February 2011                                                                                                               Issue 7
  BoardWorks International

Welcome to Issue 7 of Board Works

 

Welcome to this first issue of 2011. Our thoughts are with the many readers and organisations affected by recent major natural disasters in Queensland and Christchurch, in particular. These events and the way communities have responded underline in so many ways the importance of good governance and effective organisational leadership.

 

In time it will be good to reflect particularly on the subject of governance-level risk management and what has been learned from recent tragedies but in this issue our subjects are rather more prosaic. We begin with a continuation of the issues of board presentations from Issue 6.  Is It Time to Kill Off Old Style Bullet Point Presentations? is an article with a focus on how we format and present information to the board via the 'presentation' mode. The time to substantially rethink how we do this is surely overdue.

 

We also take A Fresh Look at Minutes. The form and content of minutes is a subject that we are frequently asked about. While concern for having good minutes is admirable it is perhaps the case that boards do not spend enough time thinking about and agreeing what they expect from their minutes. This article is intended to be a catalyst for that discussion.

 

Arguably, the biggest challenge in organisational governance is not in defining roles and responsibilities and achieving compliance with 'best practice' procedures and the like. It is in understanding and developing the behavioural dimensions of boardroom performance to ensure there is effective collective leadership and accountability. Boardroom Behavioural Types is an article intended to help characterise a range of different boardroom behaviours and to highlight which behaviours help and which hinder.

 

Finally, in this issue we introduce some recent research on the implications of forcing chief executives from their jobs (Do Chief Executives Get Fired When They Should?). Boards frequently face pressures from external stakeholders, in particular, to axe their chief executives. As scapegoats chief executives are easy targets and we have seen a number of boards yield to the temptation to demonstrate they are on top of things in this way. This US research, while based on large commercial entities, has important lessons for a much wider range of organisations.

 

 

Good reading

 

Graeme Nahkies


 


In This Issue
Is It Time To Kill Off Old Style Bullet Point Presentations?
A Fresh Look at Minutes
Boardroom Behavioural Types
Do Chief Executives Get Fired When They Should?
Have your Say
 Is It Time To Kill Off Old Style Bullet Point Presentations?

Bullet points 

In the last issue of Board Works I discussed when presentations might be useful to a board ( Getting the Best Out Of Boardroom Presentations ). That prompted a discussion with one of my colleagues about the form of board presentations. He told me of having recently sat through a client's board meeting in which senior staff 'dumped' a series of detailed, bullet pointed PowerPoint slides on the board. Slides were filled entirely with letters and numerals - not a single visual element was used to help the board see connections, patterns and trends in the data. This ignores the essential 'overview' responsibilities of the board. It must be able to see the 'big picture'.  The slides were apparently so overloaded that the font sizes were too small to read off the screen. The slide deck was neither pre-circulated in hard copy nor even tabled at the meeting. To cap it all off, the presentation was mind numbingly boring, line after line, and slide after slide. Not only was the material poorly conceived and presented but, at some point you can be certain these executives are going to say to this board "but we gave you that 'information' in February".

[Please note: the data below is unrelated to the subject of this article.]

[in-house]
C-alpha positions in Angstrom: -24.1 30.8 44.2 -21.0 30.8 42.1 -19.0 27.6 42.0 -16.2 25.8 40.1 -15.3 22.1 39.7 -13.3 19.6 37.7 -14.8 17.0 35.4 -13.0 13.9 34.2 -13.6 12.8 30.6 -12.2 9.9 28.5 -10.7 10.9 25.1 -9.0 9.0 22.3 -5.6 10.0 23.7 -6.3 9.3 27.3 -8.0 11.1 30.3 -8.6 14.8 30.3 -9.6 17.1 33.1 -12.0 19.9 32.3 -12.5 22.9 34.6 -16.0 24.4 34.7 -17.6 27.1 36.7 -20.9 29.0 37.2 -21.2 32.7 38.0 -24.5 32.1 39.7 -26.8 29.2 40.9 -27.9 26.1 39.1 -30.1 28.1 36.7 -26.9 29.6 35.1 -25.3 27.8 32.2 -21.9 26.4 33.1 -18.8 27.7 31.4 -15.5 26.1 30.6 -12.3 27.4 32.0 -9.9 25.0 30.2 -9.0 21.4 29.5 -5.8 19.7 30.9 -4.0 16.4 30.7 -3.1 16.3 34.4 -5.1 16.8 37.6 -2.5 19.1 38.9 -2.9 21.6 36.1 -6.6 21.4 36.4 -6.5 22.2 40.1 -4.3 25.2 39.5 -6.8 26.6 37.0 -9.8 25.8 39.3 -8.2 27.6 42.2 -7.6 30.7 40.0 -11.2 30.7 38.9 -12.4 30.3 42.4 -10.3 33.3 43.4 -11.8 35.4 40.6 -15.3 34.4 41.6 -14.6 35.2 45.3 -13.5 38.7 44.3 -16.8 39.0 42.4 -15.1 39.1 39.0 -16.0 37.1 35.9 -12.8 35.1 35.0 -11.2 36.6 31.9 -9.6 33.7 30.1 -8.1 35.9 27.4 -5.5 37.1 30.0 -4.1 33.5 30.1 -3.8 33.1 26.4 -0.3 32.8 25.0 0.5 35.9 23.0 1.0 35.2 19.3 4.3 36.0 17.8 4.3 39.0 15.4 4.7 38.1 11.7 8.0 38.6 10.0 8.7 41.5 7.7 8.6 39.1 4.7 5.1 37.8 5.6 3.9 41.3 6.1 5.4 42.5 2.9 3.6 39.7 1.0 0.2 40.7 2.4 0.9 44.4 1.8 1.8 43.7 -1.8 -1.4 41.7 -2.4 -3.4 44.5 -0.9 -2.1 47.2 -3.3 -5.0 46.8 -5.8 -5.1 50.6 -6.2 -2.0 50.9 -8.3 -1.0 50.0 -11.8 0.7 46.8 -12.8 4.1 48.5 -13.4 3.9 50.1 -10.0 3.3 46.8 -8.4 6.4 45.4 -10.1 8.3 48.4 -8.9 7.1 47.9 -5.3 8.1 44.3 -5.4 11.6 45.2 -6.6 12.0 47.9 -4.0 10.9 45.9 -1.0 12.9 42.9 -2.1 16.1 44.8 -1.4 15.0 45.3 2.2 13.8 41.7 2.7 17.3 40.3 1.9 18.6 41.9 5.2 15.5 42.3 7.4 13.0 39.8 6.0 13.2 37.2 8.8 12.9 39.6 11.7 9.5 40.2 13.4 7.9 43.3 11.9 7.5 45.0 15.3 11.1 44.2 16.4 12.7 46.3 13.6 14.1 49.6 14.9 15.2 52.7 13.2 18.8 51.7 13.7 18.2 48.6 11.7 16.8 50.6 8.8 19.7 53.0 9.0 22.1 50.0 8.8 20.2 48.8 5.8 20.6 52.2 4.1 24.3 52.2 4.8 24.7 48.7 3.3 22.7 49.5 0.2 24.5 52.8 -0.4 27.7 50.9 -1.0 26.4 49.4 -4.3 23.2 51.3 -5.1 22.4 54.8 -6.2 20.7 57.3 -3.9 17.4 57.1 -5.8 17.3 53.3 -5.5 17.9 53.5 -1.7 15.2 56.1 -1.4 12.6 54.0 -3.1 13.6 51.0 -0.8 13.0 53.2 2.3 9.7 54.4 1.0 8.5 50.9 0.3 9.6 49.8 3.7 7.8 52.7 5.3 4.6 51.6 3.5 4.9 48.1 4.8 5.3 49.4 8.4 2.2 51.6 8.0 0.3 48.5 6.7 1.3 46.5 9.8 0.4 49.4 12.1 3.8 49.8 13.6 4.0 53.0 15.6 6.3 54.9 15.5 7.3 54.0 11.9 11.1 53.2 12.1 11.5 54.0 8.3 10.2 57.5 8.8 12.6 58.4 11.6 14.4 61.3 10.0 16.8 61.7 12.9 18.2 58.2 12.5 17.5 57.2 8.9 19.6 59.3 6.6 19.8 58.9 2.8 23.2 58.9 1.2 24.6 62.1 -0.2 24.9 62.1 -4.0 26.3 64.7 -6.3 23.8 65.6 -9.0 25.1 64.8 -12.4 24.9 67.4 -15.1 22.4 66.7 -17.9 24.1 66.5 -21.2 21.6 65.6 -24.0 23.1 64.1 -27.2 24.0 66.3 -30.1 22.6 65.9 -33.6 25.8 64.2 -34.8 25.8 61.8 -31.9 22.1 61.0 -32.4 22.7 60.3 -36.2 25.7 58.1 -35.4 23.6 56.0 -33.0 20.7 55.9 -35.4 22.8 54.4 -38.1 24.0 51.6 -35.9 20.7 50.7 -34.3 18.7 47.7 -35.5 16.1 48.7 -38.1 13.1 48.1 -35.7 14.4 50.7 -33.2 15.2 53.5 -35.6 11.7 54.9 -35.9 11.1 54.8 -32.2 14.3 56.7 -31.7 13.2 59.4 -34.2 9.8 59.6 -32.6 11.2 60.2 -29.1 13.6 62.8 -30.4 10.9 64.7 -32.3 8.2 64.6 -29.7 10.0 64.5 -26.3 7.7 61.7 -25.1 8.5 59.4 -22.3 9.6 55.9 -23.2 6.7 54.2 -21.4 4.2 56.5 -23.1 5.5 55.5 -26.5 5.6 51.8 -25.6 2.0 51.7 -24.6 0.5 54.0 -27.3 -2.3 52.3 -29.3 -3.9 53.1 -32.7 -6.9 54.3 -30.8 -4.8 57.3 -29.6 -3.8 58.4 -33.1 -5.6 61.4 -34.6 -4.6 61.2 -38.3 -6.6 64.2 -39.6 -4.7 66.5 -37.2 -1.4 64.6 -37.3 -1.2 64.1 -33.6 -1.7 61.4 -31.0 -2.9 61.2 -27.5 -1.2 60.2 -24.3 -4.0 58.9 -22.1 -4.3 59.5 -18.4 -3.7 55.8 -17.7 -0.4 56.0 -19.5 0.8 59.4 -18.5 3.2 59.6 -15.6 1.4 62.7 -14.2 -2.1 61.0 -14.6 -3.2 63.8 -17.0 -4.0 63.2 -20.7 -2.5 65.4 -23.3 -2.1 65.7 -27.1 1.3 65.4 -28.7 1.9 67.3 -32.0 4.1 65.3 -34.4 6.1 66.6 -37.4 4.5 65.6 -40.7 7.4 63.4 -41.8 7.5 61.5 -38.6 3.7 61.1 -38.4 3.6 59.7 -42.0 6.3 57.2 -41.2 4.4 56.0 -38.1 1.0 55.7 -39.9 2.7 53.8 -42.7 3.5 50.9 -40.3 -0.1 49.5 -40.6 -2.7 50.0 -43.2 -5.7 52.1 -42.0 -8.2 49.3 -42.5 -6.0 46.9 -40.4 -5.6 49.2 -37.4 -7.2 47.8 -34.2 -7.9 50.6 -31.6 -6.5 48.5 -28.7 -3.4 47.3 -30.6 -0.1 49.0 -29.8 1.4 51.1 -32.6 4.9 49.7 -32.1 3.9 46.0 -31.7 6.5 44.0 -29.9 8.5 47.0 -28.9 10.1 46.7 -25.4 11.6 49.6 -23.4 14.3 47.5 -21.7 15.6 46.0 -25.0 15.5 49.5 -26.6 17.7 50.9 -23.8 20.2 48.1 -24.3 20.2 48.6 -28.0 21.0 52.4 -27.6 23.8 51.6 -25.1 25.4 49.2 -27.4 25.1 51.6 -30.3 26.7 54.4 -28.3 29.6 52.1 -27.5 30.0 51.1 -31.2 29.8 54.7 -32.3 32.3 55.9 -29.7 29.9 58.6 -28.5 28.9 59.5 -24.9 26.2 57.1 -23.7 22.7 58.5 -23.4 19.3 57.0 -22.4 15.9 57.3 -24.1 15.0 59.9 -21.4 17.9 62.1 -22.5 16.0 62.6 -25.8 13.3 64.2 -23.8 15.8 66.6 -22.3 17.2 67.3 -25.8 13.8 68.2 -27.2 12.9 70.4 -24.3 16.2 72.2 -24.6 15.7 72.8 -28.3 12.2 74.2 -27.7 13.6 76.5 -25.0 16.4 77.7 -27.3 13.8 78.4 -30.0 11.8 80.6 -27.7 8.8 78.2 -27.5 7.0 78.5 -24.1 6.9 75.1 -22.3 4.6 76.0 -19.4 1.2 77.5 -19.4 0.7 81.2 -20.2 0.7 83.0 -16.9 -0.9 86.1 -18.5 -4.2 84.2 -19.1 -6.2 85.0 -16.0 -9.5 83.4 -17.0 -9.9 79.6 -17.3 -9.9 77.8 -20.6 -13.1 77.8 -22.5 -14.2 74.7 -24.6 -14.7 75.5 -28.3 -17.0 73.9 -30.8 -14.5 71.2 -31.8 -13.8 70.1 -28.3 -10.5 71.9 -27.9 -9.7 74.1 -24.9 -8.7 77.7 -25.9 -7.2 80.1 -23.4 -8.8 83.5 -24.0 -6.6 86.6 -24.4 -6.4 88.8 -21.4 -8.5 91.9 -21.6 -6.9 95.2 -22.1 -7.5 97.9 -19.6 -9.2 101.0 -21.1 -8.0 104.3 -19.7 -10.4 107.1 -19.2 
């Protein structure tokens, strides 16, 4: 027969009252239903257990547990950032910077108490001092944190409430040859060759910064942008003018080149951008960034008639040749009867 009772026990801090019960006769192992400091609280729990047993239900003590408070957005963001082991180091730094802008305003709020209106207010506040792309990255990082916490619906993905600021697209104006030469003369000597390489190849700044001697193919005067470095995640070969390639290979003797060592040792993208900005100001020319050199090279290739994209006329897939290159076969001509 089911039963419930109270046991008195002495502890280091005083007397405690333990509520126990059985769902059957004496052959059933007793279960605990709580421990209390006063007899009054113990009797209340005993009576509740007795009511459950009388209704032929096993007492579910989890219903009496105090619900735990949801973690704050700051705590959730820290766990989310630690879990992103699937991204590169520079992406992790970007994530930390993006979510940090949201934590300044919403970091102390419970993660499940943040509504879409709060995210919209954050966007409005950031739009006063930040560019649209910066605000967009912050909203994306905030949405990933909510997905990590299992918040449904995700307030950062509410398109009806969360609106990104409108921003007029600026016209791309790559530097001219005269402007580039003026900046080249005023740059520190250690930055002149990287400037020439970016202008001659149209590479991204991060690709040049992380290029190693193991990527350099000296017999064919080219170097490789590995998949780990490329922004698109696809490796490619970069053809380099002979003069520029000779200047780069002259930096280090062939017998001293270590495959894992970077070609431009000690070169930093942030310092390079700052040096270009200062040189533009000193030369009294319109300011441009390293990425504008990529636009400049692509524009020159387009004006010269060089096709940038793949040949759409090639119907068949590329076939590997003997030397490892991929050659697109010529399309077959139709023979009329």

Read and Print the full Article

A Fresh Look at Minutes

 

Minutes for Issue 7It is surprising how often the question of board minutes gets raised with us. Boards, individual directors and board support staff are equally likely to initiate an inquiry. This level of interest seems to reflect both variability in practice and the absence of agreement on what is 'best practice'. About that there appears to be some very strongly held (and opposing) views.  Consequently, in this issue it might be helpful to cover off some of the main aspects concerning the recording of minutes. Please note, however, that this commentary does not constitute legal advice. You should get specific legal; advice if there is any uncertainty.

   
 
 

Boardroom Behavioural Types

 
Behavioural types Issue 7

Despite having a good collection of individual CVs, many boards struggle to form or maintain a cohesive team. Apparently 'competent' or 'skilled' directors can struggle to make an impact at the board table while more poorly skilled colleagues can dominate the boardroom dialogue (albeit often in a negative way). The reasons for this contrast are worth exploring and appear to be primarily behavioural. Once in the boardroom, directors' behaviours seem to play as big a part in their individual effectiveness and contribution to aggregate board performance as do their skills or competencies.

 
 
 
Do Chief Executives Get Fired When They Should?
 
You're fired - Issue 7

 

The Wharton School of the University of Pennsylvania has recently reported on the firing of under-performing chief executives. (1) This prompted some reflections of my own based on the hundreds of board/chief executive relationships my colleagues and I have observed over the years. Three conclusions came quickly to mind....

 
 

Some problems are so complex that you have to be highly intelligent and well informed just to be undecided about them.

  - Laurence J. Peter, 1919 - 1990